So all mechanical claims are invalid as including a person performing the work and, since they are physically performing the work, they must be performing the work in the heads. So all these claims read on mental processes.

          Just f’ing unbelievable the crxp these POS come up with. The problem is that most of the judges at the CAFC are POS.

        2. 6.1.2.2

          “because no one skilled in the art would construe the claims to include this scenario based on the claims view in the context of the specification.”

          Haven’t you been saying that the scope of the claim is every enabled solution for the last few years? This looks likes an enabled solution.

          1. 6.1.2.2.1

            Asking a person is not an enabled solution in view of the specification unless the specification discloses this embodiment.

            Again, the issue is the construction of the claim terms. A “processor configured to” would not be construed to include asking a person for the answer. So the scope of enablement can’t go past how the claims are construed.

            1. 6.1.2.2.1.1

              Scope of enablement is how a person of ordinary skill in the art in view of the specification would construe the claims.

              “A processor configured to”, does include an infinite number of other solutions that one skilled in the art would not view as an embodiment.

              So your little game of “could do” is not the issue. But rather how would one skilled in the art view the meaning of these words in view of the specification.

              I am busy but I am sure I could play the same games you are playing with any set of claims for any art unit.

              1. 6.1.2.2.1.1.1

                Scope of enablement is how a person of ordinary skill in the art in view of the specification would construe the claims.

                “When I use a word,” Humpty Dumpty said, in rather a scornful tone, “it means just what I choose it to mean—neither more nor less.” “The question is,” said Alice, “whether you can make words mean so many different things.” “The question is,” said Humpty Dumpty, “which is to be master—that’s all.”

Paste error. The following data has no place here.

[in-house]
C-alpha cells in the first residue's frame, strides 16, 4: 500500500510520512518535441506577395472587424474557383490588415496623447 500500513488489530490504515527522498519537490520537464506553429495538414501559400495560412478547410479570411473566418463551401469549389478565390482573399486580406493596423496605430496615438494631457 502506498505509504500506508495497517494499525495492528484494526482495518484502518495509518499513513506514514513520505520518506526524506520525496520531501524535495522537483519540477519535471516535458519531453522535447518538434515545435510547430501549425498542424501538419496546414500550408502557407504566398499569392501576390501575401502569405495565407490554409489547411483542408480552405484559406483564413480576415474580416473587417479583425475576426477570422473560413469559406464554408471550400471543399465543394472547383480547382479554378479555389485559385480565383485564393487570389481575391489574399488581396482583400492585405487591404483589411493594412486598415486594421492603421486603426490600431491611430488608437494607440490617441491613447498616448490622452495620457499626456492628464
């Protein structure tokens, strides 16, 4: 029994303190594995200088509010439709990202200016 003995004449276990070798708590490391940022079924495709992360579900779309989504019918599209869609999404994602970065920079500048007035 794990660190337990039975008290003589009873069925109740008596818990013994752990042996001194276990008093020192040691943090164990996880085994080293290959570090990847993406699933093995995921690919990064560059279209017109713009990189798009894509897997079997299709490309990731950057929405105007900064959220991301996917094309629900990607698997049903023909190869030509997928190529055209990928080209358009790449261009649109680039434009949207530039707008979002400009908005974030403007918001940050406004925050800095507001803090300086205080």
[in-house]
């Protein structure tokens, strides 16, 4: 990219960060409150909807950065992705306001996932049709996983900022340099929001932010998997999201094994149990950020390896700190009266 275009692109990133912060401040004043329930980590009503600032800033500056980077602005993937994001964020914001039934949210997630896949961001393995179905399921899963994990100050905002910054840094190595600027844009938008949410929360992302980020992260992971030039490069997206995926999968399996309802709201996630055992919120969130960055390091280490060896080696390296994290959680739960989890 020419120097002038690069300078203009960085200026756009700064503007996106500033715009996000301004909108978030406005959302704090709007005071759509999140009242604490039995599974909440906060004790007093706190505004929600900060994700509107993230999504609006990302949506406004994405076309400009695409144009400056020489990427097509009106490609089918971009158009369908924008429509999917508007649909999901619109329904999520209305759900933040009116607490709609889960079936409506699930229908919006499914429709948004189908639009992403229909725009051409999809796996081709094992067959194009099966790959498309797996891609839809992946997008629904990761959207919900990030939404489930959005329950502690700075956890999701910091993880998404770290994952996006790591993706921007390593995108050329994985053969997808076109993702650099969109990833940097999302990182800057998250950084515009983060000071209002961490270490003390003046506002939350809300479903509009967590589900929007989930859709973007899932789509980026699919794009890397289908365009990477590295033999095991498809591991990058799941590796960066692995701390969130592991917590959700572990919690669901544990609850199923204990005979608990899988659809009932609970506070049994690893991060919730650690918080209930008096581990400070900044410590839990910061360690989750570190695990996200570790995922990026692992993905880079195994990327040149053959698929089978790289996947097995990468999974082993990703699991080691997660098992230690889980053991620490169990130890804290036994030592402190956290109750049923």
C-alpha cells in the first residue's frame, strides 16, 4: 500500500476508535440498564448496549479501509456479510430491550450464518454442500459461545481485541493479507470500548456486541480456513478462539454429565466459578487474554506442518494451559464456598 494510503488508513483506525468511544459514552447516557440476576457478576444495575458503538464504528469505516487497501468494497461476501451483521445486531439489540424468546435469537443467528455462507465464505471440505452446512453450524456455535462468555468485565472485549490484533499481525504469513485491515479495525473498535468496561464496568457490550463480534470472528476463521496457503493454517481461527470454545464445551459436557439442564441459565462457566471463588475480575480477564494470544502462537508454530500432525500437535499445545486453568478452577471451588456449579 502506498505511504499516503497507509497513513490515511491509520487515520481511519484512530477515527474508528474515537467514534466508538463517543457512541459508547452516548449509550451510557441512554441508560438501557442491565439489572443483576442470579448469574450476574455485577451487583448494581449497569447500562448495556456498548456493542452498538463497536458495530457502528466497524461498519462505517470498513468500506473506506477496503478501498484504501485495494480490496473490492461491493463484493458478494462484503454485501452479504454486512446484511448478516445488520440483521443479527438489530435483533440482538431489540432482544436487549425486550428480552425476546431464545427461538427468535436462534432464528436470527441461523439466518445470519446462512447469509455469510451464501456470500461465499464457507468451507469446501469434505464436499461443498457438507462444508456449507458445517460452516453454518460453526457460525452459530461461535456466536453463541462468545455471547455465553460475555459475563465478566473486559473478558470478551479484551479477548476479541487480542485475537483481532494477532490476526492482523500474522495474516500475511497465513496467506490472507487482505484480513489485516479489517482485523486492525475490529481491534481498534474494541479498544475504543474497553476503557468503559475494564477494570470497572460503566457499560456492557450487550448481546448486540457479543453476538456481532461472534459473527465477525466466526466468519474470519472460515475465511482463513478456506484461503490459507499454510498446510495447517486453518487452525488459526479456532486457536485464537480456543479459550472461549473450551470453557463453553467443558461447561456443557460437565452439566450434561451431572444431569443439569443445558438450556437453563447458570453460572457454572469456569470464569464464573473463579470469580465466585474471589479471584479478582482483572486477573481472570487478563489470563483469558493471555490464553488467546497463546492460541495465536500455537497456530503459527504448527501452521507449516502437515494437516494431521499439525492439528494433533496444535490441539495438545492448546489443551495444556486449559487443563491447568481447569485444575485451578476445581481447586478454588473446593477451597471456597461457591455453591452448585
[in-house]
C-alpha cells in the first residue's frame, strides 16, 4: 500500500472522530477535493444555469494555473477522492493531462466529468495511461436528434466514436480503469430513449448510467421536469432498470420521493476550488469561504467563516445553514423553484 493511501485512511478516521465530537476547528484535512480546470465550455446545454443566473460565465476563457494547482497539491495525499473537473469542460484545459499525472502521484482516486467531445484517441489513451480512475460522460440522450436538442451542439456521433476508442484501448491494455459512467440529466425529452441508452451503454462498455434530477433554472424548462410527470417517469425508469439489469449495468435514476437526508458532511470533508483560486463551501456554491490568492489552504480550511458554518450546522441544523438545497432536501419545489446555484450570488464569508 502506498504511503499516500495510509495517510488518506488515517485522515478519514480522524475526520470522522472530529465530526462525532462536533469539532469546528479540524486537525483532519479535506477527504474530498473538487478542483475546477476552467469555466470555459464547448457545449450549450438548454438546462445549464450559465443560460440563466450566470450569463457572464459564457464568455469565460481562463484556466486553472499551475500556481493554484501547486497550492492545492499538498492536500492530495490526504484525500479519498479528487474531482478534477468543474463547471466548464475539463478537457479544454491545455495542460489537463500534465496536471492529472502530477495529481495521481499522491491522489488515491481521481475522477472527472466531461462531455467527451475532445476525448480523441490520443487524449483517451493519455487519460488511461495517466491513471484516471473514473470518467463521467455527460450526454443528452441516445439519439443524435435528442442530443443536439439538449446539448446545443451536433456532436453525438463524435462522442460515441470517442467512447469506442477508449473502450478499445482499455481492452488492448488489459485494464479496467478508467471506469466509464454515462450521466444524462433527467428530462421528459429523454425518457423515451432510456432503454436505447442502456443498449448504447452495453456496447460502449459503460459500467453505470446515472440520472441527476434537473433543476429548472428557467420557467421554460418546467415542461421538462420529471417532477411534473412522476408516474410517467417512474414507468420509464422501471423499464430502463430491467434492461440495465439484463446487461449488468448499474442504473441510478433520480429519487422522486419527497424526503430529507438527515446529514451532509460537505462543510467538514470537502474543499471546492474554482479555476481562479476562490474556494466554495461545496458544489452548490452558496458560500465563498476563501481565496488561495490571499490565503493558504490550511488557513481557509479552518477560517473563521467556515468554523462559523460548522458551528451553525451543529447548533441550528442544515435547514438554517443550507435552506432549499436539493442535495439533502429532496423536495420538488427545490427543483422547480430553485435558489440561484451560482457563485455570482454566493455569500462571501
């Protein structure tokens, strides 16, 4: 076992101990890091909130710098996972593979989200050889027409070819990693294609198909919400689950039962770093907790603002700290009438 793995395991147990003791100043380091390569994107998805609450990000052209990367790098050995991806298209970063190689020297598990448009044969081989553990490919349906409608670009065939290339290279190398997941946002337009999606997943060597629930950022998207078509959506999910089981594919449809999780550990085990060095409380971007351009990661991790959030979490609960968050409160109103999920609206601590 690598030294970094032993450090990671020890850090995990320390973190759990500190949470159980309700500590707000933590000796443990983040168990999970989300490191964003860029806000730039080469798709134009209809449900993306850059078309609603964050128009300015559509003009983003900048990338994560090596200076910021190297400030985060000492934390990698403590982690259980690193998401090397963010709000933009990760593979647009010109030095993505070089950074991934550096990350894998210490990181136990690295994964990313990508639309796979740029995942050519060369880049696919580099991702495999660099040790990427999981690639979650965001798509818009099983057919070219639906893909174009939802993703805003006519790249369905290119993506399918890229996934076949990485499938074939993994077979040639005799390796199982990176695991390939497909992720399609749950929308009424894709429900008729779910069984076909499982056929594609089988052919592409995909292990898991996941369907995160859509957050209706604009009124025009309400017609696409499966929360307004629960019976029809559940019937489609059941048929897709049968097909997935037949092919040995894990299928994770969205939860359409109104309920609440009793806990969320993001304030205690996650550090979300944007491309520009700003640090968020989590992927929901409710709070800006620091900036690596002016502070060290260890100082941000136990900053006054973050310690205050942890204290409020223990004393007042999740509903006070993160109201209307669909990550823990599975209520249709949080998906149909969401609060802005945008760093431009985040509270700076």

1. Greg, please. I could play the same games with words in a biotech patent.

                  Ben is just making things up. Under Ben’s proposal there is no limit to what any term could mean.

                  Scope of enablement is based on a person skilled in the art in view of the specification.

                2. Greg, I could play the same game with any claim term in any AU that Ben is playing.

                  Is a “processor configured to” include selling the processor to another person for them giving you the answer? I am sure that has happened. Does that include the “configured to”? Not to a person of ordinary skill who would view configured to mean that the information is processed by the processor.

        3. 6.1.2.3

          “Because people skilled in the art construe a processor determining something as it executing instructions to make that determination and not asking a person for the answer.”

          I’ve had lot of claims where “A processor configured to determine” meant a processor asking a remote system for a determination. So I’m not buying this convenient excuse that a processor determining means that the processor itself makes the determination.

          Why don’t you just come out and say that your theory of patent law is that the claims mean what you need them to mean in a given moment. It’d be a lot more honest, Mr. Full Scope of Enablement.

          1. 6.1.2.3.1

            Ben boy>>I’ve had lot of claims where “A processor configured to determine” meant a processor asking a remote system for a determination. So I’m not buying this convenient excuse that a processor determining means that the processor itself makes the determination.

            I’ll bet either the claims claim that solution or the specification disclosed that solution.

            And I notice you’ve gone from asking a person to having a remote system perform the determination, in which case it would not read on a mental process. So you have no example of there being an actual mental process in your experience, but like to yap on.

            1. 6.1.2.3.1.1

              “So you have no example of there being an actual mental process in your experience, but like to yap on.”

              Goalposts, sir.

              Maybe you should be an expert witness? When the defense comes up with anticipating art, you can unilaterally declare that the art’s solution wasn’t in the scope of the claim because OSITA would’ve excluded that solution for no articulatable reason.

              1. 6.1.2.3.1.1.1

                Ben your tone is always one where you pretend to be reasonable but trying to include in the claim scope for “a processor configured to” everything under the Sun is not reasonable.

                A processor configured to does not include selling the processor and hiring a human to perform the calculations either. Nor does it include an infinite number of other absurd claim constructions that I am sure run through your head.